David – 2 – “There is no way I would’ve been able to tell, that this song was fully in English, had I not seen the lyrics while listening. Over the top vocal performance, which completely makes the song unintelligible. The music is fine as it is, nothing special either.”

James – 5 – “It is not the best throwback to ‘90s British alternative rock, and I am also not sure that Drevo’s vocal style lends itself well to singing in English. And though the song is called “Endless Chain,” there is a fair bit of repetition and “whoa-ohs!” that make it drag on a bit. Probably a deliberate choice, but being a simpler rock piece, it can make your attention wander. However, this does have potential with a revamp and Drevo could well kill it live. But for now, the studio version feels a little flat.”

Tyler –  4.5 – “I like the beat and sounds of “Endless Chain”, but I don’t care for the lyrics or the vocals, whoops! I’m sure Drevo has a good voice, but his style and intonations are something I personally don’t like, so that’s a demerit already. I find the lyrics to be too basic to the point of derivative? I understand that English may not be a first language, but it’s still too simple for me to really like. Did I find myself bopping my head around to the beat though? Maybe so!”

William – 2 – “Out of all 11 songs, this is the only one I’d be skipping in the playlist. Not a fan of Drevo’s vocal choices. Maybe I’m wrong, but the way he sings sounds put on and contrived. I appreciate the performative, lo-fi, garage rock-iness of this entire package, but it’s a bit dated and thin. This song is just not to my taste, and it never will be”

Total score: 19.5/50
Highest rating: 6 (Boris)
Lowest rating: 2 (David, William)
Final Mark: F (39%)

Listen to “Endless Chain” below:


 

Favourite entry of James and William

Boris – 9.5 – “What an anthem. In a matter of seconds, Jerry Heil manages to conjure up an atmosphere of triumph and strength, of female empowerment and of unfailing resillience. The religious metaphors serve to reference “Mother Nations” and their perserverance in the face of adversity, but they’re universal and serve merely as a subtle undertone. The music takes the centre stage in this song: A powerful choir, a catchy chorus and clever harmonies. Is “Teresa and Maria” a catchy bop, a humanitarian statement or mother’s loving embrace? I’d say it could be all three at once without compromising anything. Alyona Alyona then mops up any remaining doubts with a strong spitfire rap break. If this song comes together live, it goes to Eurovision. And if it goes to Eurovision, it could very well be its next winner.”

David – 5 – “The title alone, is a giveaway, that this is regarding religious figures. Having a look into the lyrics, it’s indeed a religious song. The beat is nice and enjoyable, but this religion theme just really doesn’t feel right, and then we have some rapping inserted as well, why? Smart to be majorly in Ukrainian, just to slightly hide the message.”

James – 9 – “This has already scored millions of views and listens for various reasons, so I will spare you a lot of the superlatives already laid down on this and agree that it is worth the hype. After what seems like years of futzing around trying to find her voice, Jerry Heil has finally lived up to her potential and brought us modern pop using religious iconography and the religious trope of the seeker that very few artists have done well. And props to Alyona Alyona for that excellent rap verse that is a powerful companion to the chanting vocals in the chorus. This song’s so-called controversy is overblown, and I expect this to be a Top 5 contender if selected for Eurovision.”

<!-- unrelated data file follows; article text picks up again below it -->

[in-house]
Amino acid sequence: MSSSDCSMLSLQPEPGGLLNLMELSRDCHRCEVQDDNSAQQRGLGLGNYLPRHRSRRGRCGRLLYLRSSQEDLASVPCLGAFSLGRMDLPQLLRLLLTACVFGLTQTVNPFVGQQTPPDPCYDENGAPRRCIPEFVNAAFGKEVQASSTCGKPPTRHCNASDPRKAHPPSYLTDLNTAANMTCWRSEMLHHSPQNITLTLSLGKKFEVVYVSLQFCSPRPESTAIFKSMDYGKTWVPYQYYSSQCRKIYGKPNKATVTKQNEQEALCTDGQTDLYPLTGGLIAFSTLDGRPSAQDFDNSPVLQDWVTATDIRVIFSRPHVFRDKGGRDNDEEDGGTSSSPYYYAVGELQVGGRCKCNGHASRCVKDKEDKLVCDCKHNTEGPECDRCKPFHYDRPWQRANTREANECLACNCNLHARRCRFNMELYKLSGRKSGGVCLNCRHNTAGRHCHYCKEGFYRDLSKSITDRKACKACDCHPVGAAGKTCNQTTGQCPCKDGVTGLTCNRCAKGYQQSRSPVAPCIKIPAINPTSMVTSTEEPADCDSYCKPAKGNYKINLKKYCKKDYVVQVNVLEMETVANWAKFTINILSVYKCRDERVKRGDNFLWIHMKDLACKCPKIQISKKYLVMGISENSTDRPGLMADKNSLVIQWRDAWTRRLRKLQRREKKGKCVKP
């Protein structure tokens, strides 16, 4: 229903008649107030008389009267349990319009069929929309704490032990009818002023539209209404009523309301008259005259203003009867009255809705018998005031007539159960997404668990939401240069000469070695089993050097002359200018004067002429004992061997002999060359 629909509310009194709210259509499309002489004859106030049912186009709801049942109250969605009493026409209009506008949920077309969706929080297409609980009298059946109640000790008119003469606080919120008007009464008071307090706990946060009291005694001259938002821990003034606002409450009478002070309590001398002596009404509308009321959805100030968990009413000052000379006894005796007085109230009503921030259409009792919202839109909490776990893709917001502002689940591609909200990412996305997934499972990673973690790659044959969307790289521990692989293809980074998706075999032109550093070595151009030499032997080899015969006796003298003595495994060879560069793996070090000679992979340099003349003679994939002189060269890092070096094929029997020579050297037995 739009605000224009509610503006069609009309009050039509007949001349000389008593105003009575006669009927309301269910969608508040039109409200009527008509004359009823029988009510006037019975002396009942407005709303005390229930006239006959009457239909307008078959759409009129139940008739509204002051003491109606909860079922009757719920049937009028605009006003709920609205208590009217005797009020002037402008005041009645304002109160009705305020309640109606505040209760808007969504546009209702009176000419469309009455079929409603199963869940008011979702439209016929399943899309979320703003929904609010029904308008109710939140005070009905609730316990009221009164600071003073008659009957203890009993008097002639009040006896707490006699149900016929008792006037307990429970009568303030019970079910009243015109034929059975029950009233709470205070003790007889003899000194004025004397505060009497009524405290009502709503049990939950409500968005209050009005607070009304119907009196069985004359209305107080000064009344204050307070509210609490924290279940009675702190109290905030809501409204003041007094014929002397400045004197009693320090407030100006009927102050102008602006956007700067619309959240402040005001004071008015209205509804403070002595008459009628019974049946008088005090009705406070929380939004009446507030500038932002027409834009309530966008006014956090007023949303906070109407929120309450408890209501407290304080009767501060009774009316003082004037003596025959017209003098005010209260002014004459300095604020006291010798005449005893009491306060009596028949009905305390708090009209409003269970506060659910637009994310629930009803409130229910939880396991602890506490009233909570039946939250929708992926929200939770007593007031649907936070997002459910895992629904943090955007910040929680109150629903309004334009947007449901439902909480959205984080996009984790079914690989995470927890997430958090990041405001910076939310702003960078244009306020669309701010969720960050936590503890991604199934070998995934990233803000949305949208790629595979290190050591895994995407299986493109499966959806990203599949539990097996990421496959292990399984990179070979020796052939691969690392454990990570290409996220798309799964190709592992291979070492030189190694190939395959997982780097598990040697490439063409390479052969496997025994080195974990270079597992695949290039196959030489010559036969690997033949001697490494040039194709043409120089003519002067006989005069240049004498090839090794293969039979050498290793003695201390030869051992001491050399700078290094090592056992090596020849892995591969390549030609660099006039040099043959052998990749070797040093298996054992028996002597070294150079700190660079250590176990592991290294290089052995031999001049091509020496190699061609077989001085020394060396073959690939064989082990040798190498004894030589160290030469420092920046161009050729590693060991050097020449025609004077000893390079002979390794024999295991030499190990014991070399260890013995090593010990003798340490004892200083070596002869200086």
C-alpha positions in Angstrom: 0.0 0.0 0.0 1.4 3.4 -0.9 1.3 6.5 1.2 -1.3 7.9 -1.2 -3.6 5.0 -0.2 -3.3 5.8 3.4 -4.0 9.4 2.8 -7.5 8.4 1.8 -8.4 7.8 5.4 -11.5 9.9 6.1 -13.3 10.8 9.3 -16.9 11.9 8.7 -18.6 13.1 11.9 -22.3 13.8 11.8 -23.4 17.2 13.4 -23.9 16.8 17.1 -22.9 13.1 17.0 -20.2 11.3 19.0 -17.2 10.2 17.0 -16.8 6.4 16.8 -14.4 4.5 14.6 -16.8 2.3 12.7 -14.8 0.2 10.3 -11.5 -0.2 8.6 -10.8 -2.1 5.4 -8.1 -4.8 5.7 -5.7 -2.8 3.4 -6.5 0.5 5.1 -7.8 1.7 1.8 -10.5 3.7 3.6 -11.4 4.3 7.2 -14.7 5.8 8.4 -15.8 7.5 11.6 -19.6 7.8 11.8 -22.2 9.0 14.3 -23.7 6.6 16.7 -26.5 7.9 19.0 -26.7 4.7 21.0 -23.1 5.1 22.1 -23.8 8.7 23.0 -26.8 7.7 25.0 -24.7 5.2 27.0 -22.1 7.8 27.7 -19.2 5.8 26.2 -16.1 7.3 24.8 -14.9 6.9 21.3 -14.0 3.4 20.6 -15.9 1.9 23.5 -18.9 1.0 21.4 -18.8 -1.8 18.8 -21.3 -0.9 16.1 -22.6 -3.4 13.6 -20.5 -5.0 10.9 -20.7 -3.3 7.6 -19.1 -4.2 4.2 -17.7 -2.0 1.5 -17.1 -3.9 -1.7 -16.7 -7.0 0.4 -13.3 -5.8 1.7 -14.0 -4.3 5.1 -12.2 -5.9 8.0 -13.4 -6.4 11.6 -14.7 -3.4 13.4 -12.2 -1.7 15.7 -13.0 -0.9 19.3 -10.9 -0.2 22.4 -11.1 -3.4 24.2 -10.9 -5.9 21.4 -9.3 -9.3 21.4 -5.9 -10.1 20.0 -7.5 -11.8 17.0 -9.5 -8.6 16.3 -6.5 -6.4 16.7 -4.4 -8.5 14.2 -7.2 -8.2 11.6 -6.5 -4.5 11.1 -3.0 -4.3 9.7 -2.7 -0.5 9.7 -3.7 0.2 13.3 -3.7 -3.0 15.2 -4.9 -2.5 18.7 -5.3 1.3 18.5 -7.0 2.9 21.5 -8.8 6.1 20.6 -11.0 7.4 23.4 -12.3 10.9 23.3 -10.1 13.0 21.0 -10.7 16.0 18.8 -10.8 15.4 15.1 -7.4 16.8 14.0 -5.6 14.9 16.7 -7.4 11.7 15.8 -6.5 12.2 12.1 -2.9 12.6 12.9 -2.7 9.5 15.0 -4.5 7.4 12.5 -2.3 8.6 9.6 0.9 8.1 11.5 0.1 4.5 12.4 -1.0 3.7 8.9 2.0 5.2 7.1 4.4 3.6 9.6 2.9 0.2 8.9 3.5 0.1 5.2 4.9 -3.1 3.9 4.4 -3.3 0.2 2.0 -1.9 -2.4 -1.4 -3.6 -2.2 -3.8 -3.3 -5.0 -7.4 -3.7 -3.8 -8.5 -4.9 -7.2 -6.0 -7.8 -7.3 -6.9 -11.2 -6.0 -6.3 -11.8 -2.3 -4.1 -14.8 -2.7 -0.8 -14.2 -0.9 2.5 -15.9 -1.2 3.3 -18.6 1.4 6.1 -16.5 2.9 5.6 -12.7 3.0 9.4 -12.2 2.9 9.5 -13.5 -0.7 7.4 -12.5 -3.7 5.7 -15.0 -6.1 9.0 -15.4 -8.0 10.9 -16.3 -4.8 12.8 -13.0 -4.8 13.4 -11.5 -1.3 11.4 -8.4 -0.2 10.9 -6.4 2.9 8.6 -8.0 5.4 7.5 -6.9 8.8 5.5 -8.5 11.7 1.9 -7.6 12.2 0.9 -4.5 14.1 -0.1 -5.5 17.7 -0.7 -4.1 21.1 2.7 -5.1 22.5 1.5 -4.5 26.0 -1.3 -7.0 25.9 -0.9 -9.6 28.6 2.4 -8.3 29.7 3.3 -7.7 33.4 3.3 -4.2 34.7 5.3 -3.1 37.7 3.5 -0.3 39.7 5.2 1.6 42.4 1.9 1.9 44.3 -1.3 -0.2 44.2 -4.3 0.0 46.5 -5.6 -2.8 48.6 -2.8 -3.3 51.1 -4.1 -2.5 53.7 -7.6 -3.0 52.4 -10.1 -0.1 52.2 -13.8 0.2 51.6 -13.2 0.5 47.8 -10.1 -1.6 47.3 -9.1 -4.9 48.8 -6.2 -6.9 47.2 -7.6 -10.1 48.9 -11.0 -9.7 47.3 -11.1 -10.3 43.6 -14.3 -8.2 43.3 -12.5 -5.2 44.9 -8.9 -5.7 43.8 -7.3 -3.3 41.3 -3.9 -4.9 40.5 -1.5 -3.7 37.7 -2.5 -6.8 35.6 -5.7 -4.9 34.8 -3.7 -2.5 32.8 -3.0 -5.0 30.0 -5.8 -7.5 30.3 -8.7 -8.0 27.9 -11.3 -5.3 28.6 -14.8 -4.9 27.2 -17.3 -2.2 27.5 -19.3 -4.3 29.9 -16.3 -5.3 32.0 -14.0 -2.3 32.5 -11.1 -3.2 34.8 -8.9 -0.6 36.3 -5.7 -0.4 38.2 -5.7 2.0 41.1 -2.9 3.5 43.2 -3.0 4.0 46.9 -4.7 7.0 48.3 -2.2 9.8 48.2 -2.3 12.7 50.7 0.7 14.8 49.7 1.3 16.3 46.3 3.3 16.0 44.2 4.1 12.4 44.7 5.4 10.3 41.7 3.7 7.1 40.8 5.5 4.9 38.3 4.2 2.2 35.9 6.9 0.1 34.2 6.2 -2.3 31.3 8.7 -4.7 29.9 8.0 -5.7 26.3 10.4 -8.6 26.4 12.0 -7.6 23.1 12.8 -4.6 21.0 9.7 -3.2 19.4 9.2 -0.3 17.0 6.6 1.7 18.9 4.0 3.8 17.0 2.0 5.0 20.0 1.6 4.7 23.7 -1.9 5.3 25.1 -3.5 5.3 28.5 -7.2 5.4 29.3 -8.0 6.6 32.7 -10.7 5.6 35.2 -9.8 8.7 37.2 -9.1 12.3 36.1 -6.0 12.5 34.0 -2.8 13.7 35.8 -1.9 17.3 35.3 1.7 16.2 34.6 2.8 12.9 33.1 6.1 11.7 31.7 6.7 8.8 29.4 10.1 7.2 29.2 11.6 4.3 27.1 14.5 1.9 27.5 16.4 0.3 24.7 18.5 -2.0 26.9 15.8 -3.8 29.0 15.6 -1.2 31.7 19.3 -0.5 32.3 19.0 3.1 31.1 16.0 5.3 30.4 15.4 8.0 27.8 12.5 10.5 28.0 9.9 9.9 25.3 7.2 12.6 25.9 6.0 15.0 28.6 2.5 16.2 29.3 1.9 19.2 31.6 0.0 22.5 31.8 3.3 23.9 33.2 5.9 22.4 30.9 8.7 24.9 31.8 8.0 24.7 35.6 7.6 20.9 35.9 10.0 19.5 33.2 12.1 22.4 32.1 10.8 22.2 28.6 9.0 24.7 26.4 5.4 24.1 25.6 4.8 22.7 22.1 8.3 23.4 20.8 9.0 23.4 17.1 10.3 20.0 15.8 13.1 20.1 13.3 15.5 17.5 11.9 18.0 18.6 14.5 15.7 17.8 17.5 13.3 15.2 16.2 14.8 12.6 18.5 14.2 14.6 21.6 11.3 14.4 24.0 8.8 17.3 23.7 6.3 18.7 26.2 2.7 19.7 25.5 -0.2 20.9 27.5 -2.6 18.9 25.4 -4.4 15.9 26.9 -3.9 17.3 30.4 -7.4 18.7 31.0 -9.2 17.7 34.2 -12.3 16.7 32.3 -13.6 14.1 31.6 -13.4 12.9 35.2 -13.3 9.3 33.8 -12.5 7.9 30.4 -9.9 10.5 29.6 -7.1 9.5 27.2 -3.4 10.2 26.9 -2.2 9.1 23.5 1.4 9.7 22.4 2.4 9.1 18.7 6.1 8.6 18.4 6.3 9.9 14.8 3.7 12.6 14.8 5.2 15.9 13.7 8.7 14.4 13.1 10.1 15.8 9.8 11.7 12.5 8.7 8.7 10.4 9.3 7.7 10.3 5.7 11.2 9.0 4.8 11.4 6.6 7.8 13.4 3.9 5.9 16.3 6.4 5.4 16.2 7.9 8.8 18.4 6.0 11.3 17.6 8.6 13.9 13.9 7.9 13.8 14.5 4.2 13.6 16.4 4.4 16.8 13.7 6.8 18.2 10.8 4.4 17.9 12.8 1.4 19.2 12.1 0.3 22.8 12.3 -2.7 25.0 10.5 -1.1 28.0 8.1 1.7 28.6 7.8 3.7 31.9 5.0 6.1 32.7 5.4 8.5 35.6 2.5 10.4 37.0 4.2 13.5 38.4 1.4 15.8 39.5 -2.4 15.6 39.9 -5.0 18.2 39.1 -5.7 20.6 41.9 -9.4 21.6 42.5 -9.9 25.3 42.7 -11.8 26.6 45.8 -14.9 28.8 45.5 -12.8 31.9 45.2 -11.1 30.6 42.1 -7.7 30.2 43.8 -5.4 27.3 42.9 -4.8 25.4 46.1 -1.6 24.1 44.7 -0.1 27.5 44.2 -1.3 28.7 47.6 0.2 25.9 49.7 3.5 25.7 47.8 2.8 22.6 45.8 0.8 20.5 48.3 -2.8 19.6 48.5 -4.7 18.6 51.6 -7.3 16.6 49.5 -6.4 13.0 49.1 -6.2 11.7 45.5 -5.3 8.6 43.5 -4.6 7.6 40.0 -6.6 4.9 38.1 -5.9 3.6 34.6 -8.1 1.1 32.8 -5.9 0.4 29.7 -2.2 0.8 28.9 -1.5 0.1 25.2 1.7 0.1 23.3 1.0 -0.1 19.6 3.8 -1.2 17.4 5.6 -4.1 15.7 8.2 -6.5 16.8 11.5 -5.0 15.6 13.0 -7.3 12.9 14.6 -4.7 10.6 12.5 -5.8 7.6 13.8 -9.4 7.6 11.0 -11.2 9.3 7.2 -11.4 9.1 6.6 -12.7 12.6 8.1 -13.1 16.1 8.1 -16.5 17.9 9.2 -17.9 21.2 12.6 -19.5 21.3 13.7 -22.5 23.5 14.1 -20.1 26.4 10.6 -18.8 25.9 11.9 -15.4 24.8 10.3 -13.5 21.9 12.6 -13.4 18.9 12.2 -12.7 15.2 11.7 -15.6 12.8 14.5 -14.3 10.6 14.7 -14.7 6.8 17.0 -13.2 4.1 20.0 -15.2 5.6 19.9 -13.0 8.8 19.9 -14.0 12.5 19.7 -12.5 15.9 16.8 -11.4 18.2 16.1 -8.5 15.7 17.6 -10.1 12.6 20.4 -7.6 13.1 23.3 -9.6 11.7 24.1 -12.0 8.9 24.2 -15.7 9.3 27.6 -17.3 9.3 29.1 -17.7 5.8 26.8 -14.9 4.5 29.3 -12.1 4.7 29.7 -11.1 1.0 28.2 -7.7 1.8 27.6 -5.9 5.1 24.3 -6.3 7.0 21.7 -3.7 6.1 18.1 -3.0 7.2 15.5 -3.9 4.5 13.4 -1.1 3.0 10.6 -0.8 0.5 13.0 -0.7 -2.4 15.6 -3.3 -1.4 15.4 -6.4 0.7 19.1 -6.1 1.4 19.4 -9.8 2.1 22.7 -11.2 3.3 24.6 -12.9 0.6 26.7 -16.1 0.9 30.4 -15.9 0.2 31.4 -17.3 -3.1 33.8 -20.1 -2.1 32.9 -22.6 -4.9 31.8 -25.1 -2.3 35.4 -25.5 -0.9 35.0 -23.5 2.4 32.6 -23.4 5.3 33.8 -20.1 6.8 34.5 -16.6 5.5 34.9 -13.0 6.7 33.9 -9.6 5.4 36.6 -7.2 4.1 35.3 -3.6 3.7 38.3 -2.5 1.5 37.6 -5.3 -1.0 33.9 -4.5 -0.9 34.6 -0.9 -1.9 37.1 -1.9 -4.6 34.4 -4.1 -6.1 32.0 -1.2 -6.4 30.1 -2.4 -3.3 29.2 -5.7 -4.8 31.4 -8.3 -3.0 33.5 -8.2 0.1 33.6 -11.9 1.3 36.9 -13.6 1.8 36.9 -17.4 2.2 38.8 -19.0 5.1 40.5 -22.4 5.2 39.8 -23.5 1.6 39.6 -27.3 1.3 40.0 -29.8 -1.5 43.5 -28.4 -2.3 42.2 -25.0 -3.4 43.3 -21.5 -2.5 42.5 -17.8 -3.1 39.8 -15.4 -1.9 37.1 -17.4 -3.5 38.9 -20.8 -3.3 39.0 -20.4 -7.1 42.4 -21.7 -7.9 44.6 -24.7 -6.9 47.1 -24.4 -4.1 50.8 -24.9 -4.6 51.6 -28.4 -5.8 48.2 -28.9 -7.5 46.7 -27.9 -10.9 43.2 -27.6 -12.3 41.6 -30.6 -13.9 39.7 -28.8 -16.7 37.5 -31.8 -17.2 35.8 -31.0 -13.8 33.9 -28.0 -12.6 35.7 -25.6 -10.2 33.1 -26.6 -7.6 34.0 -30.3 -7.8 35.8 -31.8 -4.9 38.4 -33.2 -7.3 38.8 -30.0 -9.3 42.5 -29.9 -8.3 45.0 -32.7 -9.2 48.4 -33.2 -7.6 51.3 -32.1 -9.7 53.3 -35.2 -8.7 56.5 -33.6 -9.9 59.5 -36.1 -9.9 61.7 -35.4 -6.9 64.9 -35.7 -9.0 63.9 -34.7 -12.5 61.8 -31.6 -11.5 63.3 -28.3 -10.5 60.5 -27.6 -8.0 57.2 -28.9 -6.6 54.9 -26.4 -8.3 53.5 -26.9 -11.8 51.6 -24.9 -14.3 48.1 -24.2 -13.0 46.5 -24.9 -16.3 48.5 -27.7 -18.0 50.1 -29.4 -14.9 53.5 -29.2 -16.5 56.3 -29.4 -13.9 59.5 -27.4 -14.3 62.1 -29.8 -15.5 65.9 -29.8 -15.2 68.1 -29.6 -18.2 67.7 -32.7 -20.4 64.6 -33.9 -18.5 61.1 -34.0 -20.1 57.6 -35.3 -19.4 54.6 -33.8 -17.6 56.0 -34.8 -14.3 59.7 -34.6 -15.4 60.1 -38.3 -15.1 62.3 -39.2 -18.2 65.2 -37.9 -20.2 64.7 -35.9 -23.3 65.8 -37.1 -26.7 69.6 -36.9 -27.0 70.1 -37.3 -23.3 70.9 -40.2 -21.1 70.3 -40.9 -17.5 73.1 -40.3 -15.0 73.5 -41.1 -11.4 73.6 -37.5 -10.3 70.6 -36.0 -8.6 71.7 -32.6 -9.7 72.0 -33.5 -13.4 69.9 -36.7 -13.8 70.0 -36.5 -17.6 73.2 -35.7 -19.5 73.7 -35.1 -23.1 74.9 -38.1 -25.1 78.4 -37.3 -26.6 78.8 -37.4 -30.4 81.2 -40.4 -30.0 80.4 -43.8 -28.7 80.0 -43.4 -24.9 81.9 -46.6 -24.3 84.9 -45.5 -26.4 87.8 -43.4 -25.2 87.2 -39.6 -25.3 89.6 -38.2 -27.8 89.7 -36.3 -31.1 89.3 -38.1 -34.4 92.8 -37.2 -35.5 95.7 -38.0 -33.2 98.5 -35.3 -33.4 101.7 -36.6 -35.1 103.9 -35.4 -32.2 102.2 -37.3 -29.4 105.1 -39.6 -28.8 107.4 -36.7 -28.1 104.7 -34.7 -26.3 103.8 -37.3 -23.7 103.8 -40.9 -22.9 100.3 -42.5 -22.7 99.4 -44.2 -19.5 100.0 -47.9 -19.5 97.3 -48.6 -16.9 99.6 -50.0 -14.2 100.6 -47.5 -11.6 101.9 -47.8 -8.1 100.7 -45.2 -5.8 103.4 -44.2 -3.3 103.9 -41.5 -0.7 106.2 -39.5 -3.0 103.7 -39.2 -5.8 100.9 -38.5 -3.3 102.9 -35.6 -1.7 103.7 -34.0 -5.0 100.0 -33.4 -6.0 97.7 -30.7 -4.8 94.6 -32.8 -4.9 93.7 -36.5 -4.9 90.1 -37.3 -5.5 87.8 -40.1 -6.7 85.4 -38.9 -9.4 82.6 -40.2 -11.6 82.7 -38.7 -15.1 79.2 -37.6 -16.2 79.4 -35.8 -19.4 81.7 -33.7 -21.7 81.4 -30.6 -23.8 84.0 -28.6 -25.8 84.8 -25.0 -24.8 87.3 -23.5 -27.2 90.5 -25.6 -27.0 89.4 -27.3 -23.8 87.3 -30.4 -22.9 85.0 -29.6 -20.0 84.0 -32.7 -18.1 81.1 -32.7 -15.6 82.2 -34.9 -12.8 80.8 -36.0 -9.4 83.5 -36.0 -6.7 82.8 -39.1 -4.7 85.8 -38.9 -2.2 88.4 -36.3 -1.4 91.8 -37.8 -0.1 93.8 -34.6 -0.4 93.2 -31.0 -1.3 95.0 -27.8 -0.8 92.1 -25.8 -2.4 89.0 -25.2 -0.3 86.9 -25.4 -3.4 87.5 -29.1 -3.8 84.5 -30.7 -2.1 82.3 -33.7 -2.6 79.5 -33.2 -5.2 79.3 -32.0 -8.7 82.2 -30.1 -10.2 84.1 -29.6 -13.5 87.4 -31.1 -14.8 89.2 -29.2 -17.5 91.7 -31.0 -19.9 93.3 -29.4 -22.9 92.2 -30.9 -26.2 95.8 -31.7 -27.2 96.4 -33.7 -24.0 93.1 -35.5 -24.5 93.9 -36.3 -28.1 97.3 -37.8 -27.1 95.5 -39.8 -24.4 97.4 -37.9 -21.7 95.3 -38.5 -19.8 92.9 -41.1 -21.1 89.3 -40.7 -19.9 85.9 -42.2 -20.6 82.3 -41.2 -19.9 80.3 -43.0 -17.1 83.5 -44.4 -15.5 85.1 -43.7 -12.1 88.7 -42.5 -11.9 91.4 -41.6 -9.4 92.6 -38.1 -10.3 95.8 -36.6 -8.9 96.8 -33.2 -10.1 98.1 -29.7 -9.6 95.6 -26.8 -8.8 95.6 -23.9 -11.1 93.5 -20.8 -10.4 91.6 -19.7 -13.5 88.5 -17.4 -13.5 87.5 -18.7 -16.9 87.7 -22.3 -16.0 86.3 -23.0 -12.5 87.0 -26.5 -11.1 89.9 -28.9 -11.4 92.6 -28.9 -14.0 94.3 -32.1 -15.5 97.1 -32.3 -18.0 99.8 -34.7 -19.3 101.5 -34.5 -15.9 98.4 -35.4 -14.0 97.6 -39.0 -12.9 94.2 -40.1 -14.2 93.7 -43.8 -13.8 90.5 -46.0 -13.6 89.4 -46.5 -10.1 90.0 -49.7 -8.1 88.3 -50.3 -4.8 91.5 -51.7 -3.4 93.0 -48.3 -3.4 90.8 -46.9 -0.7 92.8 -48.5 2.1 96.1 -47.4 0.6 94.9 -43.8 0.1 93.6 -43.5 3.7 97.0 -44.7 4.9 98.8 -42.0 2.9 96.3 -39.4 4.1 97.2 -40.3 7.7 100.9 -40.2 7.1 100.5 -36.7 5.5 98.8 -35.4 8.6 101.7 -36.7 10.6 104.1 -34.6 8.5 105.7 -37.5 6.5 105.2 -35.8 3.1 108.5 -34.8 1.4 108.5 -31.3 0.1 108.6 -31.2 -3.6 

Tyler –  7 – “This is good! Not great though. I suppose I’m just pushing back on the idea that “Teresa & Maria” should be the entry, but like, this won’t be winning the entire show in Malmö so why bother? I get notes of “Stefania” in here which could be good, but I’m much more of a fan of Alyona Alyona’s rapping than I am with Jerry’s vocals. The song is a good ballad, but I won’t be blown away until I see the live performance. (Reviewer’s Note: I’m adding this part in the day after I listened to this song, and couldn’t tell you a single thing about it lol it’s so unmemorable to me <3).”

William – 9 – “Mother Teresa actually kinda sucked. (Don’t @ me.) But with that out of the way … THIS SONG RULES. It’s got the evocative storytelling sound of Ukraine’s best Eurovision entries. Both of these ladies are bringing their own voice and style to the table, and the song manages to blend the two to perfection. Not an easy feat. This is a musical mixture that could easily have gone VERY wrong. Send this to Eurovision, please. We’ve made Jerry Heil wait long enough. It’s getting 9/10. The missing point will come from the staging. Pull THAT off, and a perfect score from me is within reach.”

Total score: 19.5/50
Highest rating: 9.5 (Boris)
Lowest rating: 5 (David)
Final Mark: A+ (79%)

Listen to “Teresa & Maria” below:


PRELIMINARY RANKING

With our first six reviews poster, we’ll now include a ranking below to recap what you’ve just read:

  1. Alyona Alyona & Jerry Heil – “Teresa & Maria” (79%)
  2. ANKA – “Palala” (69%)
  3. YAKTAK – “Lalala” (63%)
  4. INGRET – “Keeper” (53%)
  5. Drevo – “Endless Chain” (39%)
  6. NAZVA – “Slavic English” (35%)

Pretty divergent but clear scoring: Jerry Heil and Alyona Alyona take first place on our preliminary ranking with a distinct 10% margin over Anka, while Drevo and NAZVA receive scores below the average. Will tomorrow’s update upset the balance, or is Teresa & Maria on a course to steamroll this round of reviews?

All shall be revealed tomorrow, when we post part 2 and mark down MÉLOVIN, SKYLERR, Ziferblat, YAGODY and NAHABA.

 

Do #YOU agree with the reviews so far? Who is #YOUR favoruite in Ukraine’s national selection. Let us know in the comments, on social media, on our Forum or in our Discord!